(gawk.info.gz) Using Constant Regexps
5.2 Using Regular Expression Constants
When used on the righthand side of the `~' or `!~' operators, a regexp
constant merely stands for the regexp that is to be matched. However,
regexp constants (such as `/foo/') may be used like simple expressions.
When a regexp constant appears by itself, it has the same meaning as if
it appeared in a pattern, i.e., `($0 ~ /foo/)' (d.c.) Expression
Patterns. This means that the following two code segments:
if ($0 ~ /barfly/ || $0 ~ /camelot/)
if (/barfly/ || /camelot/)
are exactly equivalent. One rather bizarre consequence of this rule is
that the following Boolean expression is valid, but does not do what
the user probably intended:
# note that /foo/ is on the left of the ~
if (/foo/ ~ $1) print "found foo"
This code is "obviously" testing `$1' for a match against the regexp
`/foo/'. But in fact, the expression `/foo/ ~ $1' actually means `($0
~ /foo/) ~ $1'. In other words, first match the input record against
the regexp `/foo/'. The result is either zero or one, depending upon
the success or failure of the match. That result is then matched
against the first field in the record. Because it is unlikely that you
would ever really want to make this kind of test, `gawk' issues a
warning when it sees this construct in a program. Another consequence
of this rule is that the assignment statement:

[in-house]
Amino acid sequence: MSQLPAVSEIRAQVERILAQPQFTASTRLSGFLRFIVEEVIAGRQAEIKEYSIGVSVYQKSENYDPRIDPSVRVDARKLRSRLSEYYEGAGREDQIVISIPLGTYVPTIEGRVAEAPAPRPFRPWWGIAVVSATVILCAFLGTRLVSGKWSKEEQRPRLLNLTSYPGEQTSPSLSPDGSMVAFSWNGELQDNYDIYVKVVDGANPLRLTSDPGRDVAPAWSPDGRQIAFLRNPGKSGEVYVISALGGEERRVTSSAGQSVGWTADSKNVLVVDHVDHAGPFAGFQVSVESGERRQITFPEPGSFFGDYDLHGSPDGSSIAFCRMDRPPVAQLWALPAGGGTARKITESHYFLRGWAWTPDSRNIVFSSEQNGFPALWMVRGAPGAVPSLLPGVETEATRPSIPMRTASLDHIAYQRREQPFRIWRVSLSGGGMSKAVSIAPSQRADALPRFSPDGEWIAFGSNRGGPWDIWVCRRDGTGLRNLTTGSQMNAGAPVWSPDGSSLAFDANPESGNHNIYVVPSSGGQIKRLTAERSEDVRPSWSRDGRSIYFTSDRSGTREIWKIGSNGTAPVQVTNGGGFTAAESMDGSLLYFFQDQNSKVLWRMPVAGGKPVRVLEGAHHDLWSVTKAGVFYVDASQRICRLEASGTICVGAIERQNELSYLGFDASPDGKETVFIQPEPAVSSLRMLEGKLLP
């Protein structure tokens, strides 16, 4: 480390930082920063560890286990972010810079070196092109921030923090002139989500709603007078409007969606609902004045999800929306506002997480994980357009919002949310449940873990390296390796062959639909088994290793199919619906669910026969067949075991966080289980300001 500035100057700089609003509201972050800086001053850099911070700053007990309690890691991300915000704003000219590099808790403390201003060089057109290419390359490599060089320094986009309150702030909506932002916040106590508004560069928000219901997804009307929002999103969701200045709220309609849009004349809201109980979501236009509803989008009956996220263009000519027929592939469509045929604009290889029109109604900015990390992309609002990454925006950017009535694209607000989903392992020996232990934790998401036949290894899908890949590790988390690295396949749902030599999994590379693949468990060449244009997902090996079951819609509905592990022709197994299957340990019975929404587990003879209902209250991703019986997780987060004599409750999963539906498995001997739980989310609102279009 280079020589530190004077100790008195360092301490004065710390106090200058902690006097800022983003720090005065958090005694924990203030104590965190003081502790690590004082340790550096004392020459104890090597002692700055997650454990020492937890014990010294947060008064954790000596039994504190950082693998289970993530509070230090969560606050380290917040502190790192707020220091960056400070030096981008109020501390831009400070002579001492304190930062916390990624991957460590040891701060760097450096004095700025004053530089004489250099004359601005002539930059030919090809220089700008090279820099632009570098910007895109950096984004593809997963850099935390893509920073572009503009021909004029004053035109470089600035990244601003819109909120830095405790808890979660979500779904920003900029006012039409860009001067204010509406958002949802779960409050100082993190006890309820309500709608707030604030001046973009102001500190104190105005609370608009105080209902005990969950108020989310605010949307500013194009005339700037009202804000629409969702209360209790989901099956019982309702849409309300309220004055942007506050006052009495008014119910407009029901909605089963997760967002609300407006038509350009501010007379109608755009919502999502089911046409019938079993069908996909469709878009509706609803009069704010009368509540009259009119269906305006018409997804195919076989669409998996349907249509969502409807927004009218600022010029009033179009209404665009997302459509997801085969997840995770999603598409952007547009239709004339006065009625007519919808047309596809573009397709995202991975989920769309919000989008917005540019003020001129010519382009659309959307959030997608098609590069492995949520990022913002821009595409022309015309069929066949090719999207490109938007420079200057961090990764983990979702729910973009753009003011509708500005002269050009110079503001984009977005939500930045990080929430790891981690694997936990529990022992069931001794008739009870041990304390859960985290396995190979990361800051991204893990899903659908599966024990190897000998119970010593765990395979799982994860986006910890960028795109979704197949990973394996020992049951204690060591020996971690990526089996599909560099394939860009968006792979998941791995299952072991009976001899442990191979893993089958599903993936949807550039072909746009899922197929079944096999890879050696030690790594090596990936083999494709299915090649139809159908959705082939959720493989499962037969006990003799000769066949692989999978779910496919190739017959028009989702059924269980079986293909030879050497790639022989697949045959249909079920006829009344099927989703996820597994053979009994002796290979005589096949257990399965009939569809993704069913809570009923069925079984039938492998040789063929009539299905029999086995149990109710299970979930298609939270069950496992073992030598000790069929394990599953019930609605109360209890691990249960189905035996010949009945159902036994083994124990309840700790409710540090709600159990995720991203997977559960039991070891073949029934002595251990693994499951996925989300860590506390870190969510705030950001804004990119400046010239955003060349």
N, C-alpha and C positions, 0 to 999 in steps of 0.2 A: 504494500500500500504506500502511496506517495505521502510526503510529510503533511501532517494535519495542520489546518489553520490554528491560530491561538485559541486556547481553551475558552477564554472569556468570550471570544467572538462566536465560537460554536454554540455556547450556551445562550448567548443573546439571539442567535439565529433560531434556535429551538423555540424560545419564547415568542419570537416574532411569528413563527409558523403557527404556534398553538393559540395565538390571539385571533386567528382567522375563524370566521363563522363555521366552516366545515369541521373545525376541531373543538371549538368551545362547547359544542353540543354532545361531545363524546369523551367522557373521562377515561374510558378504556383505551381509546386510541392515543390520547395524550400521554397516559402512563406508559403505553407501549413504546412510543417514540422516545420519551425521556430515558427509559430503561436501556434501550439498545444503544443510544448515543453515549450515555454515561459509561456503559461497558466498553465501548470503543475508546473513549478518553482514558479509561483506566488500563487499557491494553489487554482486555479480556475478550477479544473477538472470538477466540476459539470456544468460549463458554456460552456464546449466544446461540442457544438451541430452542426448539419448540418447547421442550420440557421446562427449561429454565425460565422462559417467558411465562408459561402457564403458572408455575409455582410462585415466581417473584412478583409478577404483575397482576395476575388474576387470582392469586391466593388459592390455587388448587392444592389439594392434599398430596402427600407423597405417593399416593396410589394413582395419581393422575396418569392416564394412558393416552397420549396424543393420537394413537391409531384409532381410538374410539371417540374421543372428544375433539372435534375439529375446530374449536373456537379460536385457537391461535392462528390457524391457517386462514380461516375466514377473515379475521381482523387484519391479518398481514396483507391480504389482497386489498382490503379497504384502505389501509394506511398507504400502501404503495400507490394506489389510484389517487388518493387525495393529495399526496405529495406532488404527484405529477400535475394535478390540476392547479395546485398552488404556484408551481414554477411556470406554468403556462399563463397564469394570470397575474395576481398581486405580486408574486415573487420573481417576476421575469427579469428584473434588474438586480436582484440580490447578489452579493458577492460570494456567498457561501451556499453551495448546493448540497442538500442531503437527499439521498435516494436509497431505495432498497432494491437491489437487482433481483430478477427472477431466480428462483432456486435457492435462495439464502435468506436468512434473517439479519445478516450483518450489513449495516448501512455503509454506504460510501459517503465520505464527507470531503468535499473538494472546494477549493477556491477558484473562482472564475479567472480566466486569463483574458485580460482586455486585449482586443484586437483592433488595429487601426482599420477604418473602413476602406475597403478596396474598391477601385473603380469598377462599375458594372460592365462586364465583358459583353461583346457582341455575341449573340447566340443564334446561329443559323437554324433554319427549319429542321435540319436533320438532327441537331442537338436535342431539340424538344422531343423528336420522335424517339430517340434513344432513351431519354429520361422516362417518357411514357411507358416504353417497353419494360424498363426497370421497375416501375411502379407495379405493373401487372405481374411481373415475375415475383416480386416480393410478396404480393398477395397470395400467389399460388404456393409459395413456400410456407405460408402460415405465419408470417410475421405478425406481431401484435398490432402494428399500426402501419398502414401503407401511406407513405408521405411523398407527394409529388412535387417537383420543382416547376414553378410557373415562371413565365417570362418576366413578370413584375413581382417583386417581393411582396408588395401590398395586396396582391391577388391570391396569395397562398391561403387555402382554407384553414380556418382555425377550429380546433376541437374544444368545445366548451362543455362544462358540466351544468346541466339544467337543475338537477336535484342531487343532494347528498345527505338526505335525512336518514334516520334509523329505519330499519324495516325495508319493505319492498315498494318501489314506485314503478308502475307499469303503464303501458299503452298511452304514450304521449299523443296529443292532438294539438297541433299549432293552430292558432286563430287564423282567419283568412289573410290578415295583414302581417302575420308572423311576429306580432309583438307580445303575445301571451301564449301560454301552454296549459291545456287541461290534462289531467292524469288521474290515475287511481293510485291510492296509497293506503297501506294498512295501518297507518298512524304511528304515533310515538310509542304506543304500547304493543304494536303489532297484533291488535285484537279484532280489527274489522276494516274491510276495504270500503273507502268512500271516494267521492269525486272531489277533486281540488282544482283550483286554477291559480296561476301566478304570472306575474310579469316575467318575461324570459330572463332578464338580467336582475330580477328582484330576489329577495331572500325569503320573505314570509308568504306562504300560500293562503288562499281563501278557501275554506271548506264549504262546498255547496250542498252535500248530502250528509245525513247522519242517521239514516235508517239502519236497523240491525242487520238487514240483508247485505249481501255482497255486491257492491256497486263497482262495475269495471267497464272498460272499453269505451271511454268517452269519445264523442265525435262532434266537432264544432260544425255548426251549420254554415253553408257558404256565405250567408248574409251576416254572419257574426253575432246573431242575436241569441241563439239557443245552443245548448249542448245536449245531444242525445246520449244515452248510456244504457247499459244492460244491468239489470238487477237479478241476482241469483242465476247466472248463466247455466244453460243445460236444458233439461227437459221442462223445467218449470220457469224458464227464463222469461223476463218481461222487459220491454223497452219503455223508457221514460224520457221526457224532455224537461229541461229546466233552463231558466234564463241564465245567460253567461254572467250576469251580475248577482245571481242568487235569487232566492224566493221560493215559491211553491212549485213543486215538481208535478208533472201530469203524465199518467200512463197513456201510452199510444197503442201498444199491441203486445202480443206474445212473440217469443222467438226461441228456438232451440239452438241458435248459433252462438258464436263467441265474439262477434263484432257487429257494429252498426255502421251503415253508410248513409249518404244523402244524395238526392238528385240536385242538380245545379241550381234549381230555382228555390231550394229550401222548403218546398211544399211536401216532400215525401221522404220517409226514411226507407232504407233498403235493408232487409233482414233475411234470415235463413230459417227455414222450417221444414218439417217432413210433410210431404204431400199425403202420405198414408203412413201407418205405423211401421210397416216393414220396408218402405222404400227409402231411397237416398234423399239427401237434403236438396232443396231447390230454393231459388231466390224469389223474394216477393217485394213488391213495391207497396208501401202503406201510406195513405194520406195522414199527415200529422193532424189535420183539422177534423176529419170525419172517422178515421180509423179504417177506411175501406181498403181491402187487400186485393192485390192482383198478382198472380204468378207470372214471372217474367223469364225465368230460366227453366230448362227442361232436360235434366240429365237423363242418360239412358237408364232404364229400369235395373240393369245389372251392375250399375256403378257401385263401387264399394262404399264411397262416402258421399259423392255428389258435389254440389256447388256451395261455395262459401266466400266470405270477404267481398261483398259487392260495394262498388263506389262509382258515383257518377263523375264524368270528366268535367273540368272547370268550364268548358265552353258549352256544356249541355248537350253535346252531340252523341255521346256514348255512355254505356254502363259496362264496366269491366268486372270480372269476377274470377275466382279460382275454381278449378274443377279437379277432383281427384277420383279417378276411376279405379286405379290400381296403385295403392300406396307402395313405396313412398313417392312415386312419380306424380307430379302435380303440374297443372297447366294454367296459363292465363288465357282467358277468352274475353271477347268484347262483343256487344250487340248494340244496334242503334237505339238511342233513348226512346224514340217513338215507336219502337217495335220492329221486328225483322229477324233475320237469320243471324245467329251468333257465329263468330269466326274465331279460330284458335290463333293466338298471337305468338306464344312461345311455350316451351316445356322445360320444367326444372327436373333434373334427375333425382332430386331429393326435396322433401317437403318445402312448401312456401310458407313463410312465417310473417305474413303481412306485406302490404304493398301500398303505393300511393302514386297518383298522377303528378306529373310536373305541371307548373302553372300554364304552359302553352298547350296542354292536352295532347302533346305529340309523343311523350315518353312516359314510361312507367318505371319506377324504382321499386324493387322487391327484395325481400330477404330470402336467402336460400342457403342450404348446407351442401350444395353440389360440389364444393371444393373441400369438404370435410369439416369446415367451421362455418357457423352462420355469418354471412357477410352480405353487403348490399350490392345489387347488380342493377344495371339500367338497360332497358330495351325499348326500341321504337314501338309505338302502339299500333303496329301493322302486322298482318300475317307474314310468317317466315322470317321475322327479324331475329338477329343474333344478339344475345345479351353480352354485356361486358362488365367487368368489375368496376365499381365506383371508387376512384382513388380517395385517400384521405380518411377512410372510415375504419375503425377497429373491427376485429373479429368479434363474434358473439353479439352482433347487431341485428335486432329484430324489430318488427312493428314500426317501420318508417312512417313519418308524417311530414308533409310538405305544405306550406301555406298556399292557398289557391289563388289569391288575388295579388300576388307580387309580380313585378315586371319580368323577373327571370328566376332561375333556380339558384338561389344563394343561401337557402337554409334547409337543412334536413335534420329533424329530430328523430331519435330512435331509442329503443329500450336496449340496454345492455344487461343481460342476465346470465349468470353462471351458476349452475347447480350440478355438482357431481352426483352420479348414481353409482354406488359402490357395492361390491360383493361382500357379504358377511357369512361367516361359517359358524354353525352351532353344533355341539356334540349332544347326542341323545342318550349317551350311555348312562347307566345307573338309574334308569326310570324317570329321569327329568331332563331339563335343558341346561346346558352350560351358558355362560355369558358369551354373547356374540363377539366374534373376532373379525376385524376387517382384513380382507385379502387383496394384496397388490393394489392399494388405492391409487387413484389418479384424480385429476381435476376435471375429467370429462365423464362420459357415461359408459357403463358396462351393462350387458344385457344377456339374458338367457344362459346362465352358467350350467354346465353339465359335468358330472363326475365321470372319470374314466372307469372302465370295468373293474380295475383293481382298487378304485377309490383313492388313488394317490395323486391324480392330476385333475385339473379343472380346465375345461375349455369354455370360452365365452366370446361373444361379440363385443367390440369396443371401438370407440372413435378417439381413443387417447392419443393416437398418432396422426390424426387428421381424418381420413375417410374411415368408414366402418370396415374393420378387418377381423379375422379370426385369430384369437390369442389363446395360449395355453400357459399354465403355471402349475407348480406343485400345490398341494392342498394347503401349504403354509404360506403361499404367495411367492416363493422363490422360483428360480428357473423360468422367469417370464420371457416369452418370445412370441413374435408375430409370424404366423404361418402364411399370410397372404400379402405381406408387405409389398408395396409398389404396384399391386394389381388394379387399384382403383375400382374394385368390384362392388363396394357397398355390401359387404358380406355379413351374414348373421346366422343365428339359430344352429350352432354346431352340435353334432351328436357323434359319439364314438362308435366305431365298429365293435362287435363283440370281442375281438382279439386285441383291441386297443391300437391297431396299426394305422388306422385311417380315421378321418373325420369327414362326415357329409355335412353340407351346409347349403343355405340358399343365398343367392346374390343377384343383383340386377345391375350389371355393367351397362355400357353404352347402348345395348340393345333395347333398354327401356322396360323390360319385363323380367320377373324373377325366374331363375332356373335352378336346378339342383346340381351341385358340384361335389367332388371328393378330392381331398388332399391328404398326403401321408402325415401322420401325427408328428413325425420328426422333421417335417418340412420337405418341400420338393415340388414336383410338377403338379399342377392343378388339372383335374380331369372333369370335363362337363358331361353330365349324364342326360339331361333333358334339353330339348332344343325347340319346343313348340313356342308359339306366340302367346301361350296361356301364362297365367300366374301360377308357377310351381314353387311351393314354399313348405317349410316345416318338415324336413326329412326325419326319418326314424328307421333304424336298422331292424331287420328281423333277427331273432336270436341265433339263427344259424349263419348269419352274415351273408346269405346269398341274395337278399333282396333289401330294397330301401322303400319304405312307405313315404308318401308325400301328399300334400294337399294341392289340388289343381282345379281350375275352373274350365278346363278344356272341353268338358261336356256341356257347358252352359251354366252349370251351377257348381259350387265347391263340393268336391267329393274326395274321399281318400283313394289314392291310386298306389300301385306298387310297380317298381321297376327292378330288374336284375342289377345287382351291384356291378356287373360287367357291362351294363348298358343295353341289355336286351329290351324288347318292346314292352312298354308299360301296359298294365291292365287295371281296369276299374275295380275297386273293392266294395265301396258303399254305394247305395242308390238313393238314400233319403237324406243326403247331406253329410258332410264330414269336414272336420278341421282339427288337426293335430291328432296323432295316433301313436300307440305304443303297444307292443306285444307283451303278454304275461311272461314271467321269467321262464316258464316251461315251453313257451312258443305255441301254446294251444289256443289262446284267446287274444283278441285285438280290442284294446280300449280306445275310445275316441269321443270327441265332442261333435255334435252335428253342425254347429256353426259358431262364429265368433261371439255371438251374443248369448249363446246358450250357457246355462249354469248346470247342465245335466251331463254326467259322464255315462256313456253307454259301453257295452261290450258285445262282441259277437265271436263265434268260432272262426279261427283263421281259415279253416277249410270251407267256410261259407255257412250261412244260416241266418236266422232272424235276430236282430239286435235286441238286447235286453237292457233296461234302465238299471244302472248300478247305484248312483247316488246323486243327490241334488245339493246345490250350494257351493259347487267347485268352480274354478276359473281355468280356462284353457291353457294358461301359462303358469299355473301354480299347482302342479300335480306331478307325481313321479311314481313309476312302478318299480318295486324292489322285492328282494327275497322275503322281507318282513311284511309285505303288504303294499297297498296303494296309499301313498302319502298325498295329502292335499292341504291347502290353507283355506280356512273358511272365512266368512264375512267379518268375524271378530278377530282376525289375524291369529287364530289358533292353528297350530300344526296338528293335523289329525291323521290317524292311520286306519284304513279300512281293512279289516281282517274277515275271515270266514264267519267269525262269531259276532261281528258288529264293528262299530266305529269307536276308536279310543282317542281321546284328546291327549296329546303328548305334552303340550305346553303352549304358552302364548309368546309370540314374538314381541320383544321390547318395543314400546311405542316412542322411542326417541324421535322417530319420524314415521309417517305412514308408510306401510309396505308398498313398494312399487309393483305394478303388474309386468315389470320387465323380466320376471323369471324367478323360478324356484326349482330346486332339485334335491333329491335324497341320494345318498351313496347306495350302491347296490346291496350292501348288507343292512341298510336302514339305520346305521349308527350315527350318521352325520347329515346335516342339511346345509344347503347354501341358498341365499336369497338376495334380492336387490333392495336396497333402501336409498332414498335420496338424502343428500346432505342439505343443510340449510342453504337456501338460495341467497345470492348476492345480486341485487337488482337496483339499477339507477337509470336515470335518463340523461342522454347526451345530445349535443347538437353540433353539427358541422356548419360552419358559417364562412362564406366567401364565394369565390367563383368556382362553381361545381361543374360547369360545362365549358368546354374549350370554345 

matches = /foo/
assigns either zero or one to the variable `matches', depending upon
the contents of the current input record. This feature of the language
has never been well documented until the POSIX specification.
Constant regular expressions are also used as the first argument for
the `gensub', `sub', and `gsub' functions, and as the second argument
of the `match' function ( String Functions). Modern
implementations of `awk', including `gawk', allow the third argument of
`split' to be a regexp constant, but some older implementations do not.
(d.c.) This can lead to confusion when attempting to use regexp
constants as arguments to user-defined functions ( User-defined).
function mysub(pat, repl, str, global)
gsub(pat, repl, str)
sub(pat, repl, str)
text = "hi! hi yourself!"
mysub(/hi/, "howdy", text, 1)
In this example, the programmer wants to pass a regexp constant to
the user-defined function `mysub', which in turn passes it on to either
`sub' or `gsub'. However, what really happens is that the `pat'
parameter is either one or zero, depending upon whether or not `$0'
matches `/hi/'. `gawk' issues a warning when it sees a regexp constant
used as a parameter to a user-defined function, since passing a truth
value in this way is probably not what was intended.
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